Early Start

  • Put baby to the breast to nurse as soon as possible after birth. Babies placed skin-to-skin often search for the breast and start suckling.

How Often?

  • Baby needs to nurse at least 8‒12 times in 24 hours. The more you nurse, the more milk you will have.
  • Frequent breastfeeding stimulates milk production. Breasts do not need to “fill up” between feedings

Latching On

  • Sit up comfortably (don’t lean over baby).
  • Hold baby very close to you with your arm. Pull baby’s feet in close to your other side, so baby is tucked in just under the breasts.
  • Baby’s face and body are turned toward you.
  • Baby’s chin is leading and nose is tilted back in a sniffing position.
  • Steady your breast with fingers if needed.
  • Baby’s bottom lip and chin are against breast and top lip brushes nipple as he opens wide.
  • Quickly pull baby closer into you to latch on.
  • Baby’s mouth will cover a large part of the darker skin especially with the lower lip.


  • Produced in first few days.
  • Small quantity is perfect for baby’s small stomach (teaspoons, not ounces).
  • Protects against infection.
  • Clears meconium ( first stools)—Helps reduce jaundice.
  • Satisfies baby’s thirst and hunger.

Night Feedings are Important

Human milk is made to nourish baby’s system both day and night. Night feeds boost mother’s milk production hormones. Some babies cluster nurse in the evening then have a longer sleep. Others feed at regular intervals through the night.

Why Avoid Bottles or Formula?


  • Cold compresses or cabbage leaves between feedings to reduce swelling.
  • Warm showers or compresses before feeding.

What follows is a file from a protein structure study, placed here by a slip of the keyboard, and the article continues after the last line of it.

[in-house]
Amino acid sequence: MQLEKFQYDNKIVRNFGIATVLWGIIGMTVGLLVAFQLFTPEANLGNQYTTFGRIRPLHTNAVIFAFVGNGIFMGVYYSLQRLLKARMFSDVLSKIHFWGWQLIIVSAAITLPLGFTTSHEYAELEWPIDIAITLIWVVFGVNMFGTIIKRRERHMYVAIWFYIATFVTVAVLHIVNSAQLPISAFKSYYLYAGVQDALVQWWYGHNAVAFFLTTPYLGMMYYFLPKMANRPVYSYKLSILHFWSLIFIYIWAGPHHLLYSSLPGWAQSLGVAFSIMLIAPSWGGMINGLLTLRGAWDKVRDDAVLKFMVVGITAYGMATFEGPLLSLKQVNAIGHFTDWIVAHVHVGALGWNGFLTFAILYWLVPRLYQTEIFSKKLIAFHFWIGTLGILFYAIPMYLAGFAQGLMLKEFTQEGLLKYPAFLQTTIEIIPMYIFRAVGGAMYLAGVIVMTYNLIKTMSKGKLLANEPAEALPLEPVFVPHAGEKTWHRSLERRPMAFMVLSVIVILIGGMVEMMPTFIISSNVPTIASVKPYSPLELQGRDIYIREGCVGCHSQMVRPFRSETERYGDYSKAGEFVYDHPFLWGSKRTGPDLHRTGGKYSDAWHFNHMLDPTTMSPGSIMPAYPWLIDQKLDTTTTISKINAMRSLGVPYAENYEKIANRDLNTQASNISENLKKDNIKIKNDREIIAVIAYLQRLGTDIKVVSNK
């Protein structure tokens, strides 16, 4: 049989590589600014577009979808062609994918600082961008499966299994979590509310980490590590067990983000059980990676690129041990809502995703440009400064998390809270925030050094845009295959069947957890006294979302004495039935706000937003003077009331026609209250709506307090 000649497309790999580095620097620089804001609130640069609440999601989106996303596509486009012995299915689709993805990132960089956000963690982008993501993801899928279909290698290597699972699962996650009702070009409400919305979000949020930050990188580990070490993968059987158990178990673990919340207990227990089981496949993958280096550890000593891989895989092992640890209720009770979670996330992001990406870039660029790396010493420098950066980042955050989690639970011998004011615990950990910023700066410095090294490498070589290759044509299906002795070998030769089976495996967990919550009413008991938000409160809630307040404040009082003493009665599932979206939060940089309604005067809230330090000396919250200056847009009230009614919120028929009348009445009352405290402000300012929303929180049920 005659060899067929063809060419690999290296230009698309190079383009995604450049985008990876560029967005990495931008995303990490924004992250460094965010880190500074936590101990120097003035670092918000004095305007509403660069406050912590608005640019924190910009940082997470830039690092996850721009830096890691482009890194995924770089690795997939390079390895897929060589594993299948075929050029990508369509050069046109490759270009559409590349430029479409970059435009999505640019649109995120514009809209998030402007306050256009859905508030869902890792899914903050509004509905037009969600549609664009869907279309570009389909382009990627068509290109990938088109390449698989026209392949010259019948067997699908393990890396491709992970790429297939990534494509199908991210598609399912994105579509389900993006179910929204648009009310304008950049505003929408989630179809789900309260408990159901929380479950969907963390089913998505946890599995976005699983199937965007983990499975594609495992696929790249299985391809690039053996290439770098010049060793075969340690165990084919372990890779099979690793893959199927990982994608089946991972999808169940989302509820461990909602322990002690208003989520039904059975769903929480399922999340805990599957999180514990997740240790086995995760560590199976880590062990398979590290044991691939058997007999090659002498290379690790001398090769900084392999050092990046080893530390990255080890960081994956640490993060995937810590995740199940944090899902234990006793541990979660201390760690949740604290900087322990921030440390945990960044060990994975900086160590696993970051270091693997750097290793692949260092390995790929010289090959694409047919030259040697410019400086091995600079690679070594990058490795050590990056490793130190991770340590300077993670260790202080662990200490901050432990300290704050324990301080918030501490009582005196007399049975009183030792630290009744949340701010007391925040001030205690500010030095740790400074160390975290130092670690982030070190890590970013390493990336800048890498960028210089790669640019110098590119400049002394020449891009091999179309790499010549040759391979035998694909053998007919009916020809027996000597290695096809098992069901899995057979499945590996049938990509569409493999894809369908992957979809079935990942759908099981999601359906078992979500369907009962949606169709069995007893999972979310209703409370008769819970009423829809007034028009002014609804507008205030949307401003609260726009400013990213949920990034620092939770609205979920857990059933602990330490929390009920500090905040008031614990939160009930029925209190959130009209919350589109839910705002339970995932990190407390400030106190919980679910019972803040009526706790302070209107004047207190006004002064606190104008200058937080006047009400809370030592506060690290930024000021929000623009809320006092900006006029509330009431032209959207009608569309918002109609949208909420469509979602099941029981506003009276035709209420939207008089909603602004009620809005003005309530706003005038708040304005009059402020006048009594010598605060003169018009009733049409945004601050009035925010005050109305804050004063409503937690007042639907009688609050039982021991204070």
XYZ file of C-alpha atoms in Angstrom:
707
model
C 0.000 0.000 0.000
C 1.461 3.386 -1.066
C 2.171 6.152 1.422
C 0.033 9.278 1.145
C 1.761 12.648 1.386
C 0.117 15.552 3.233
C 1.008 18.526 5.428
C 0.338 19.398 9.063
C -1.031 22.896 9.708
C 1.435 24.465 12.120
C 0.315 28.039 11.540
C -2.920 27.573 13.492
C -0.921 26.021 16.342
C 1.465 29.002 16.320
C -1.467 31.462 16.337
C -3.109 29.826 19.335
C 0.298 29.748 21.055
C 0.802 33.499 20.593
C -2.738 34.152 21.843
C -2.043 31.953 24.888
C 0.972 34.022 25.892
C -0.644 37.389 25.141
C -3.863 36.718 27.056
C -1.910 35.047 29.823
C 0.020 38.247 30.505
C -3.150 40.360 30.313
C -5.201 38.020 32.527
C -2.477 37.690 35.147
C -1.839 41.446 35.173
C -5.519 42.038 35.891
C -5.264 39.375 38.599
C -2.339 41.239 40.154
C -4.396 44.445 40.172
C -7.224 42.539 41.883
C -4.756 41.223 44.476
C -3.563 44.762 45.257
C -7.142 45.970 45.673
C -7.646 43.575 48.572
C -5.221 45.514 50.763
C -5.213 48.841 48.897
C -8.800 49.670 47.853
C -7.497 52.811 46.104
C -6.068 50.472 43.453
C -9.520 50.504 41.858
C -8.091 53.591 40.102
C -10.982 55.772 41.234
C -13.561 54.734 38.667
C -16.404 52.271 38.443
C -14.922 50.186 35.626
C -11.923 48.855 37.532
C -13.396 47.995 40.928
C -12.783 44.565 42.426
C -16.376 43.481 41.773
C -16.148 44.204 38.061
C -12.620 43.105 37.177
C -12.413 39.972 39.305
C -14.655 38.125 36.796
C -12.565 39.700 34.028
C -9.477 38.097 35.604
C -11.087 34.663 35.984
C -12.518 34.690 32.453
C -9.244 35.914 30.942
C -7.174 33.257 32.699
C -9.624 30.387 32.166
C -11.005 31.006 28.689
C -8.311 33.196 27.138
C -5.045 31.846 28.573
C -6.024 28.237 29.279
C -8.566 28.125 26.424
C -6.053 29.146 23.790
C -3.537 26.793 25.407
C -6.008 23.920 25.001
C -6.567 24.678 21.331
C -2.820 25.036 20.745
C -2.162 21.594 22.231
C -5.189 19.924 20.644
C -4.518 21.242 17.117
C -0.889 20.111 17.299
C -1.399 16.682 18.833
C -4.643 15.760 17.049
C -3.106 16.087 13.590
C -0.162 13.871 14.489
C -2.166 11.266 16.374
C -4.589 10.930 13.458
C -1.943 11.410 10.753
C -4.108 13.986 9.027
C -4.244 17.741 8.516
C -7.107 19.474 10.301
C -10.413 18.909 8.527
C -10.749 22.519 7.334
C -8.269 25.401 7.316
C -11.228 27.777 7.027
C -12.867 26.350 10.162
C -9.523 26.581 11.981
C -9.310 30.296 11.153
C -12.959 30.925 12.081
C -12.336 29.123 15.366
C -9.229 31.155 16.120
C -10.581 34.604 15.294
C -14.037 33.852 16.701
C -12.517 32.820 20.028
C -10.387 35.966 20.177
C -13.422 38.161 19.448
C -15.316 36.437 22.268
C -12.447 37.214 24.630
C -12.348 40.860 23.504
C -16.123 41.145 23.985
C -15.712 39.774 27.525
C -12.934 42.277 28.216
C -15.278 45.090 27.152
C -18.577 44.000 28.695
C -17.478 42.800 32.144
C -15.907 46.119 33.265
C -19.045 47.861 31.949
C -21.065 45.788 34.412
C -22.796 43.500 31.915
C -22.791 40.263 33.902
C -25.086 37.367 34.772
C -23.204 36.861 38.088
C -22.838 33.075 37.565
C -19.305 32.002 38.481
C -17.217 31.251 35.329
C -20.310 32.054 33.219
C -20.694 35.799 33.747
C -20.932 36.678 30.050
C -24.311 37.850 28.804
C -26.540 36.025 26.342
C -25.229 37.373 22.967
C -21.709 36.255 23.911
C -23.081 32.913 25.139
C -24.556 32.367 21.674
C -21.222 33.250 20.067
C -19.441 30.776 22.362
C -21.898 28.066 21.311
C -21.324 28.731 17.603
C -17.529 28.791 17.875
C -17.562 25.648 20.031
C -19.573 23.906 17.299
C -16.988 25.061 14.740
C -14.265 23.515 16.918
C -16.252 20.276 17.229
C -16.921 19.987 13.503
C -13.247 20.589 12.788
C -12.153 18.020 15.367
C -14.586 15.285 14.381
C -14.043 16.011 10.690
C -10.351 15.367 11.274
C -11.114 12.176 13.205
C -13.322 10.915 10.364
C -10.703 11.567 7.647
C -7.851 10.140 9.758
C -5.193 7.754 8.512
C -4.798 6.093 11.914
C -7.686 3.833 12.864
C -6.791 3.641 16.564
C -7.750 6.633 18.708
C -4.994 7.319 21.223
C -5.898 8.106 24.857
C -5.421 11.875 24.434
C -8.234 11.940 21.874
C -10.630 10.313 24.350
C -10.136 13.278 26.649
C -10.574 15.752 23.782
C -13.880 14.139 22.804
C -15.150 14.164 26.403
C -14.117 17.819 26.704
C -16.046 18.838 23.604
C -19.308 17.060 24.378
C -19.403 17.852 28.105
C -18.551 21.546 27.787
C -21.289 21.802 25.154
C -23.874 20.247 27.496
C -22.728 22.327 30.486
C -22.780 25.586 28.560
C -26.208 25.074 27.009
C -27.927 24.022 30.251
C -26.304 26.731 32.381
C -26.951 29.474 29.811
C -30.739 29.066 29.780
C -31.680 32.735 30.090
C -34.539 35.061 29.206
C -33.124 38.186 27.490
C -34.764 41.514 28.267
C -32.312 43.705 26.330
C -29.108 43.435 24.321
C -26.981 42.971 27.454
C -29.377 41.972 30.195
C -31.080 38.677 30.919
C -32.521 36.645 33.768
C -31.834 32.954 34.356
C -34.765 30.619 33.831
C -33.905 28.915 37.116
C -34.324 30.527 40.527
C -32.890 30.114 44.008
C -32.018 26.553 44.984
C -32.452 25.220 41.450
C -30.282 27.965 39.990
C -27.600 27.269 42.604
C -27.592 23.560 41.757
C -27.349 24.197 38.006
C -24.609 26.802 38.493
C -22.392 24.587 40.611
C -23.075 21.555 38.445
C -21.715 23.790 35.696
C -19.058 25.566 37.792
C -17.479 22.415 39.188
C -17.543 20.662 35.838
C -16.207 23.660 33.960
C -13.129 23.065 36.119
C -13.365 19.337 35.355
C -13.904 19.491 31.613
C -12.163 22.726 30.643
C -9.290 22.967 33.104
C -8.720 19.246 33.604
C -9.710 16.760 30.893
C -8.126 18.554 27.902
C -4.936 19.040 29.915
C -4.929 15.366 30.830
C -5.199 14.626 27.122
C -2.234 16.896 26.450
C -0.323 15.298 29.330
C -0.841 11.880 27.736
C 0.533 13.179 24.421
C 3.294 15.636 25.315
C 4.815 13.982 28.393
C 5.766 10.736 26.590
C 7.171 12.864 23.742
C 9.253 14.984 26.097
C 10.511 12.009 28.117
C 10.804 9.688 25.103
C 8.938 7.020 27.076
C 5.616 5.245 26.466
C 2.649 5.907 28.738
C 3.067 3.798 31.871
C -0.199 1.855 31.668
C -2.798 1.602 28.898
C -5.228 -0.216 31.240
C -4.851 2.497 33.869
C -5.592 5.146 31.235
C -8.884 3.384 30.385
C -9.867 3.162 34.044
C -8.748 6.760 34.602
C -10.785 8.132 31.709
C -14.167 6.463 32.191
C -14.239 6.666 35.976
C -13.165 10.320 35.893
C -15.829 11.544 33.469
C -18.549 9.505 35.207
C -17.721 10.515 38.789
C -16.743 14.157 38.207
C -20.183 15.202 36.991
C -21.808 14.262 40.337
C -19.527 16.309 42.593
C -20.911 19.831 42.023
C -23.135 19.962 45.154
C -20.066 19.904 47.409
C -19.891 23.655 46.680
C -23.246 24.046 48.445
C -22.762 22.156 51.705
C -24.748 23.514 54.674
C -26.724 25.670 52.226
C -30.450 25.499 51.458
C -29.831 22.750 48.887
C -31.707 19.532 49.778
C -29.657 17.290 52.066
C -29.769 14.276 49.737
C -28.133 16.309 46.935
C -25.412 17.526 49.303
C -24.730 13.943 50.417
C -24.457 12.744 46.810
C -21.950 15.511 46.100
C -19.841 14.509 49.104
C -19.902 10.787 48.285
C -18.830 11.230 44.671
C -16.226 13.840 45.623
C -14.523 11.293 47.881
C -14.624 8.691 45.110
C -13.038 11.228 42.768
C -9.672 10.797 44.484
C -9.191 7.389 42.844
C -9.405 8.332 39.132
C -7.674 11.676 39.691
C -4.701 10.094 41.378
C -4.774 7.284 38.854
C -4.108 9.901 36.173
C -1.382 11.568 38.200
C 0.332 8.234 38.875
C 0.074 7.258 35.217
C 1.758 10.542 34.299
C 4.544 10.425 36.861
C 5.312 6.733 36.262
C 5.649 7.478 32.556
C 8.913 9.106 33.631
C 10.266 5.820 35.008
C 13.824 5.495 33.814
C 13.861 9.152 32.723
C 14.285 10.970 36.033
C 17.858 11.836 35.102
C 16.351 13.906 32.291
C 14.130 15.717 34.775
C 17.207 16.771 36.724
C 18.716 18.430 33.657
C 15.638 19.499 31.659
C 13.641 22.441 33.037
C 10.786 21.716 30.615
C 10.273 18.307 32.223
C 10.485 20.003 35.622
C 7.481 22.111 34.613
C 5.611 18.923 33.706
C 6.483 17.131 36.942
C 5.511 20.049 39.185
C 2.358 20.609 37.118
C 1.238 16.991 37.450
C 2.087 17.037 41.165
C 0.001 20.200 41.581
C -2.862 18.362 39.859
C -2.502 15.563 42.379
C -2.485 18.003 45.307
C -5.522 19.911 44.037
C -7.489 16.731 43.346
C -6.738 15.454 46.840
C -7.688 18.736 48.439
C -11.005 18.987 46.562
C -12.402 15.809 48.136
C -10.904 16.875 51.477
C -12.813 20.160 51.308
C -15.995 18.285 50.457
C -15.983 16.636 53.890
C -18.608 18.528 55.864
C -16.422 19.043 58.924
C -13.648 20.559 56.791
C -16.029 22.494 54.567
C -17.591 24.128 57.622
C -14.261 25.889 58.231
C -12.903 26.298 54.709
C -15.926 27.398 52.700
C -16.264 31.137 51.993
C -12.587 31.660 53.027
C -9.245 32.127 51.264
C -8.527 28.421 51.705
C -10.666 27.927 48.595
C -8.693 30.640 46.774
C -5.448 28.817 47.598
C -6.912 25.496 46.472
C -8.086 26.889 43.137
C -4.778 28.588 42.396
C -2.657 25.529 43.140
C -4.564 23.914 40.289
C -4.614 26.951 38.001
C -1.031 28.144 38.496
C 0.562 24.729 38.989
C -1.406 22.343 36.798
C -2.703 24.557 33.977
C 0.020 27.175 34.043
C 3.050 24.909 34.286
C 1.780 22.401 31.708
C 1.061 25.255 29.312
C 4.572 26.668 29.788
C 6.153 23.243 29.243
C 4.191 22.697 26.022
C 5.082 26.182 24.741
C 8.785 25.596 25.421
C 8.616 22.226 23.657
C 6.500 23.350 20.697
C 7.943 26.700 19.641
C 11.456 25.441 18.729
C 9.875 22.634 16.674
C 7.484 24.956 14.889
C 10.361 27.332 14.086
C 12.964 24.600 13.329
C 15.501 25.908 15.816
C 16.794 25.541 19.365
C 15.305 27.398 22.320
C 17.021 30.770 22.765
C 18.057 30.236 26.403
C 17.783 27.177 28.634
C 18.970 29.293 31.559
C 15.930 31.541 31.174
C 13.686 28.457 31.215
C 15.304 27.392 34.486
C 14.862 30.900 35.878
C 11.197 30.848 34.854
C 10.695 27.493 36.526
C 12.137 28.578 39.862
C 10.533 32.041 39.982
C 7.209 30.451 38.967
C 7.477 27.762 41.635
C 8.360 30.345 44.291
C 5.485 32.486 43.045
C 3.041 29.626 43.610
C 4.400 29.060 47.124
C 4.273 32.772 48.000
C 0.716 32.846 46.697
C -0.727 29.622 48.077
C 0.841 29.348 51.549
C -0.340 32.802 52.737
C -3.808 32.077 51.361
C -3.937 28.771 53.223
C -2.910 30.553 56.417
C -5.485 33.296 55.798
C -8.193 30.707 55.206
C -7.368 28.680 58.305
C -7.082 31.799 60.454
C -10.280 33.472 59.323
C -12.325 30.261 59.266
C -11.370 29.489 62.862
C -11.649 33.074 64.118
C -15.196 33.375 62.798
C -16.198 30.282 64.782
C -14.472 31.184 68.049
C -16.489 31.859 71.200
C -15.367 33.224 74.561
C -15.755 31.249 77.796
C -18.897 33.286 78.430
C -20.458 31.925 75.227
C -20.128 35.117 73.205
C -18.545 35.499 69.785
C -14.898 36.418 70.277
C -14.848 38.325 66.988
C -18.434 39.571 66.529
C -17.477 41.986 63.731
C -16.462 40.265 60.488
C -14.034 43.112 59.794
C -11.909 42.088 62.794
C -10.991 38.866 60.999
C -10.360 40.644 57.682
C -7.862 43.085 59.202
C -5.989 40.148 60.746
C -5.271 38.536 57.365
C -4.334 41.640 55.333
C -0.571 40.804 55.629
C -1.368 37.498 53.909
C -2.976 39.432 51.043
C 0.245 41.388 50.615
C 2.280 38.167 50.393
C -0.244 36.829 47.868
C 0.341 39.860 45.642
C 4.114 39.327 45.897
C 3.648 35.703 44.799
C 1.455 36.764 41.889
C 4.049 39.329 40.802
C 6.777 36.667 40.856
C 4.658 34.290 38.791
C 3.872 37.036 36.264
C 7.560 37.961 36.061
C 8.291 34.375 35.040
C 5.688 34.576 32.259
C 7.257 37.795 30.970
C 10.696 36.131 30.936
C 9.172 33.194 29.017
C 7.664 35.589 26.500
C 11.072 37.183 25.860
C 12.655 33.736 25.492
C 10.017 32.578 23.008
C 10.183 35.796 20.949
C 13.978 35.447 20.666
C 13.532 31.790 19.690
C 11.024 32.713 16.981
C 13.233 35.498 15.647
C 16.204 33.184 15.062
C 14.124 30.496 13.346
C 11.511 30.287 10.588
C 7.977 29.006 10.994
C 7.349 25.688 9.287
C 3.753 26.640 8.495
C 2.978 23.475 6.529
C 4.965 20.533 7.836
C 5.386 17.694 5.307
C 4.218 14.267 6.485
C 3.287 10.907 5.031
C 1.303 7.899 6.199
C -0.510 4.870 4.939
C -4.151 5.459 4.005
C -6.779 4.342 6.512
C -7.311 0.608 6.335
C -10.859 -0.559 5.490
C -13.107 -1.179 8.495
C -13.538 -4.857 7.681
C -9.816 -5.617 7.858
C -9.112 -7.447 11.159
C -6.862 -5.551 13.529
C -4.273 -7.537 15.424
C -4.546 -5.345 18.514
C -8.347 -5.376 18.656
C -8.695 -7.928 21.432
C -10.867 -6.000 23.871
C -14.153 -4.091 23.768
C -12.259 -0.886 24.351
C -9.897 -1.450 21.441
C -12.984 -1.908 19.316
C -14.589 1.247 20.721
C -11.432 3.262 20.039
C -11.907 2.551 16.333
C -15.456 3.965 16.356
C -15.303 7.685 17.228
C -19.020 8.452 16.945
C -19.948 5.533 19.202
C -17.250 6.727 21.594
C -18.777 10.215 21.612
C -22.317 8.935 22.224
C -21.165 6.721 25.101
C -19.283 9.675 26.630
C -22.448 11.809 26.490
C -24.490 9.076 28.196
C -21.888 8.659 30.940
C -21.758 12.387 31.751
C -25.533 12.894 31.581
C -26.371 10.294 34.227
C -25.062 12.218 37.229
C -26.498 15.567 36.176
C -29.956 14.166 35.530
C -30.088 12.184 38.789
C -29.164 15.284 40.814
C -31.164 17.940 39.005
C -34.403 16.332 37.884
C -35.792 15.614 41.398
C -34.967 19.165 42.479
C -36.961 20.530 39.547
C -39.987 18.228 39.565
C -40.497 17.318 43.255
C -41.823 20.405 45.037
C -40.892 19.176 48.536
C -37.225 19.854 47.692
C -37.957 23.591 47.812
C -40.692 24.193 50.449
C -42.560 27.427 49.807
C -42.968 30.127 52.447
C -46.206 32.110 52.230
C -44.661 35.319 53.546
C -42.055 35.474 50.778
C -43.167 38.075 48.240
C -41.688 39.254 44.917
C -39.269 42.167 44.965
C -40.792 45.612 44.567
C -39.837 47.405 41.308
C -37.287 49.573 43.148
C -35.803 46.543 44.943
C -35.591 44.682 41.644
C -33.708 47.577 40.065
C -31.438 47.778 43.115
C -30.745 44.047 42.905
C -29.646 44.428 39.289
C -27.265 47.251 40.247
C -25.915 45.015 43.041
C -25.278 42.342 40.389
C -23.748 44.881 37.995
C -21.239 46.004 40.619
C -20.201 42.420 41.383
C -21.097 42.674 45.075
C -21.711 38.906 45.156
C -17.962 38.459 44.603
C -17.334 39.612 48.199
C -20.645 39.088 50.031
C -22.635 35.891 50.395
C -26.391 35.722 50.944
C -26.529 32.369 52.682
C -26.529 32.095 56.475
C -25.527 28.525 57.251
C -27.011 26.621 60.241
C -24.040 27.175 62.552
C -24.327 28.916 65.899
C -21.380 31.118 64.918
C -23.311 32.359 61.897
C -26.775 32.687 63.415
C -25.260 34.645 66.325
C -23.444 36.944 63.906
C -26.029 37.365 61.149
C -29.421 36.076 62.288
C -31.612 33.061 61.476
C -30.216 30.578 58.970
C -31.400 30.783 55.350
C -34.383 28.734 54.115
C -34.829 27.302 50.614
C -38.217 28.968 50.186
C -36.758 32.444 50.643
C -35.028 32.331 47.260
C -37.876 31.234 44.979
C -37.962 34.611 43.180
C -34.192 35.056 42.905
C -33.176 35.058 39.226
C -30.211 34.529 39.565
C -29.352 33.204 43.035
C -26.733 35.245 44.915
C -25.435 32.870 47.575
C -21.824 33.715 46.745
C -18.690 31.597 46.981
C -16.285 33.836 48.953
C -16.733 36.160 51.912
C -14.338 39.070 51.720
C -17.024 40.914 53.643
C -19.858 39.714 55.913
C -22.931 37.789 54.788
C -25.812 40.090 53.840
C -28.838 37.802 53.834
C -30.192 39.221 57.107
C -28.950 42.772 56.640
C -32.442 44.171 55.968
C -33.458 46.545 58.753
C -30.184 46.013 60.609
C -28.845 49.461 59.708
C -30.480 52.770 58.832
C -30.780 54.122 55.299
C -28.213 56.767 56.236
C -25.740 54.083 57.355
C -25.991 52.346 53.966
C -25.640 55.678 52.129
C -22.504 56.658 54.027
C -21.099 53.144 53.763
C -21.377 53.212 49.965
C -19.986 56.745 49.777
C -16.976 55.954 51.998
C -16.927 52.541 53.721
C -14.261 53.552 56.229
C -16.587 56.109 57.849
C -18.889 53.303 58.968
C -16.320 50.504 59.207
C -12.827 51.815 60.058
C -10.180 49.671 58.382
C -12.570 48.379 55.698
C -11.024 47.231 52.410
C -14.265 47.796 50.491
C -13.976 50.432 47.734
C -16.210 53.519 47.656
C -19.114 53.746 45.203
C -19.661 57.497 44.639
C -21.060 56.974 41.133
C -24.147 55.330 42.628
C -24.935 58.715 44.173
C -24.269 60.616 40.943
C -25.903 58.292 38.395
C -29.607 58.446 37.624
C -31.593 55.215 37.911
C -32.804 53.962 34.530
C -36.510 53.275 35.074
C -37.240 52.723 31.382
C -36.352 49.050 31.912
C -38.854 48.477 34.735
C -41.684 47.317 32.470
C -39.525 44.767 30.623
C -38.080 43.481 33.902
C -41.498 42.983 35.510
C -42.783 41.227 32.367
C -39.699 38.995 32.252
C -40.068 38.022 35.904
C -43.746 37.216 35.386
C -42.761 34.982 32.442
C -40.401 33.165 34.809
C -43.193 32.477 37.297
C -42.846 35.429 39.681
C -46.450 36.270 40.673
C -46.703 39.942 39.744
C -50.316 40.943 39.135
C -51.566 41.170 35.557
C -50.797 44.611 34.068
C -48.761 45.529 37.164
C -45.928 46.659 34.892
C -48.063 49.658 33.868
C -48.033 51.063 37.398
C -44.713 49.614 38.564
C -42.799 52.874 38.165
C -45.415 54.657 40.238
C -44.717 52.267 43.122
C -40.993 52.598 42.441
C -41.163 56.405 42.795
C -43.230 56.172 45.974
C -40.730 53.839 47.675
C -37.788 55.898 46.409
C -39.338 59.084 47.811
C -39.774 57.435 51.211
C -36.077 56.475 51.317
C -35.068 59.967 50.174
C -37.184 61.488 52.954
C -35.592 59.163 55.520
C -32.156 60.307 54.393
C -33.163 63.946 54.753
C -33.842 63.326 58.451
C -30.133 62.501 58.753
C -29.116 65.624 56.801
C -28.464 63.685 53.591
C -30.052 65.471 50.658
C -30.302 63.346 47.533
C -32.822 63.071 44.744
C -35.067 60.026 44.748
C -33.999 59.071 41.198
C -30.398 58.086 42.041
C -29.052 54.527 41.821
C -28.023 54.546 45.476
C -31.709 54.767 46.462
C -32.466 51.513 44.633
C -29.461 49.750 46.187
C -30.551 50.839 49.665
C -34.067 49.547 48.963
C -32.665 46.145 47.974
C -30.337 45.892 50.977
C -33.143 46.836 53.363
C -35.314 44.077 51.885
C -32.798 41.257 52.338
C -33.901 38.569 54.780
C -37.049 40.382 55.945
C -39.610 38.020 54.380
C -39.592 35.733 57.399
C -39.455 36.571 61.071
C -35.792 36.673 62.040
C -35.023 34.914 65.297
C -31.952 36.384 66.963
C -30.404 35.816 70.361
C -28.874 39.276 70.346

• Soften breasts by expressing some milk.
  • Nurse often!

Enough Milk?

After milk comes in (~day 4)

  • At least 6 really wet diapers in 24 hours.
  • 3-5 bowel movements per day mean baby is getting enough milk.

Milk Too Weak?

Never! Milk changes throughout the feeding. Express one drop of milk before and after a feeding and see the difference. Babies take a balance through the day.

Too Much Milk

  • Offer only one breast at a feeding.
  • Offer the same breast if baby wants more soon after a feeding.
  • Feeding against gravity may slow the flow

Sore Nipples

Remember: Correct positioning and latch-on are most important for preventing sore nipples.

  • Break suction before taking baby off the breast.
  • Offer the least sore breast first.
  • Avoid plastic against nipples.
  • Use only plain water for washing.
  • Check with an LLL Leader for more help

Blocked Ducts

If milk flow becomes blocked, a tender lump may appear in the breast.

  • Apply heat
  • Get plenty of rest
  • Nurse frequently
  • Check latch and try different positions
  • Gentle, light massage
  • See doctor if it lasts more than a day

Growth Spurts

Baby may nurse more often at times to build milk supply. These “frequency days” happen about 3‒4 times in the first 3 months.

Back to Work?

  • Find out about facilities at work for expressing and storing your milk.
  • Delay starting work until after milk supply is well established.
  • Pump or express milk at work.
  • Take milk home for the next day’s feedings.
  • Breastfeed frequently when you’re with baby.